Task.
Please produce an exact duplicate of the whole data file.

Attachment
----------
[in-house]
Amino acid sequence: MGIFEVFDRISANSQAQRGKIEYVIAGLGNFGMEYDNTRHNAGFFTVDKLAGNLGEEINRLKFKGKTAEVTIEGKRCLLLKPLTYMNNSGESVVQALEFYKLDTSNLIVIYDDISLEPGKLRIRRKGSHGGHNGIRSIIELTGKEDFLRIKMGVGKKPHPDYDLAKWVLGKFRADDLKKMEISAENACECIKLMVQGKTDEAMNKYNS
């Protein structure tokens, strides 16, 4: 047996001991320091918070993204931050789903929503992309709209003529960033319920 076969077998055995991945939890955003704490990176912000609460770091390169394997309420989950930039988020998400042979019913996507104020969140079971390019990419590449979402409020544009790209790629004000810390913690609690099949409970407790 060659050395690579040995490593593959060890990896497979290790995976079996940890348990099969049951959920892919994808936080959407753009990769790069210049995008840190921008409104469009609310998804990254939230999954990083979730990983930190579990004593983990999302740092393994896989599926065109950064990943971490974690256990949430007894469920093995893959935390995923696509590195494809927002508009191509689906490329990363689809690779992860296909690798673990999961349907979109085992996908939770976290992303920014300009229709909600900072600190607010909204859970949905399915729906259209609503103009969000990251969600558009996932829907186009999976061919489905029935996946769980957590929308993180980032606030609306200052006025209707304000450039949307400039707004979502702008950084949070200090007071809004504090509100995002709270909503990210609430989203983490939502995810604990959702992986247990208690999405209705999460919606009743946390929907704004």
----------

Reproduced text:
[in-house]
Amino acid sequence: MGIFEVFDRISANSQAQRGKIEYVIAGLGNFGMEYDNTRHNAGFFTVDKLAGNLGEEINRLKFKGKTAEVTIEGKRCLLLKPLTYMNNSGESVVQALEFYKLDTSNLIVIYDDISLEPGKLRIRRKGSHGGHNGIRSIIELTGKEDFLRIKMGVGKKPHPDYDLAKWVLGKFRADDLKKMEISAENACECIKLMVQGKTDEAMNKYNS
């Protein structure tokens, strides 16, 4: 047996001991320091918070993204931050789903929503992309709209003529960033319920 076969077998055995991945939890955003704490990176912000609460770091390169394997309420989950930039988020998400042979019913996507104020969140079971390019990419590449979402409020544009790209790629004000810390913690609690099949409970407790 060659050395690579040995490593593959060890990896497979290790995976079996940890348990099969049951959920892919994808936080959407753009990769790069210049995008840190921008409104469009609310998804990254939230999954990083979730990983930190579990004593983990999302740092393994896989599926065109950064990943971490974690256990949430007894469920093995893959935390995923696509590195494809927002508009191509689906490329990363689809690779992860296909690798673990999961349907979109085992996908939770976290992303920014300009229709909600900072600190607010909204859970949905399915729906259209609503103009969000990251969600558009996932829907186009999976061919489905029935996946769980957590929308993180980032606030609306200052006025209707304000450039949307400039707004979502702008950084949070200090007071809004504090509100995002709270909503990210609430989203983490939502995810604990959702992986247990208690999405209705999460919606009743946390929907704004």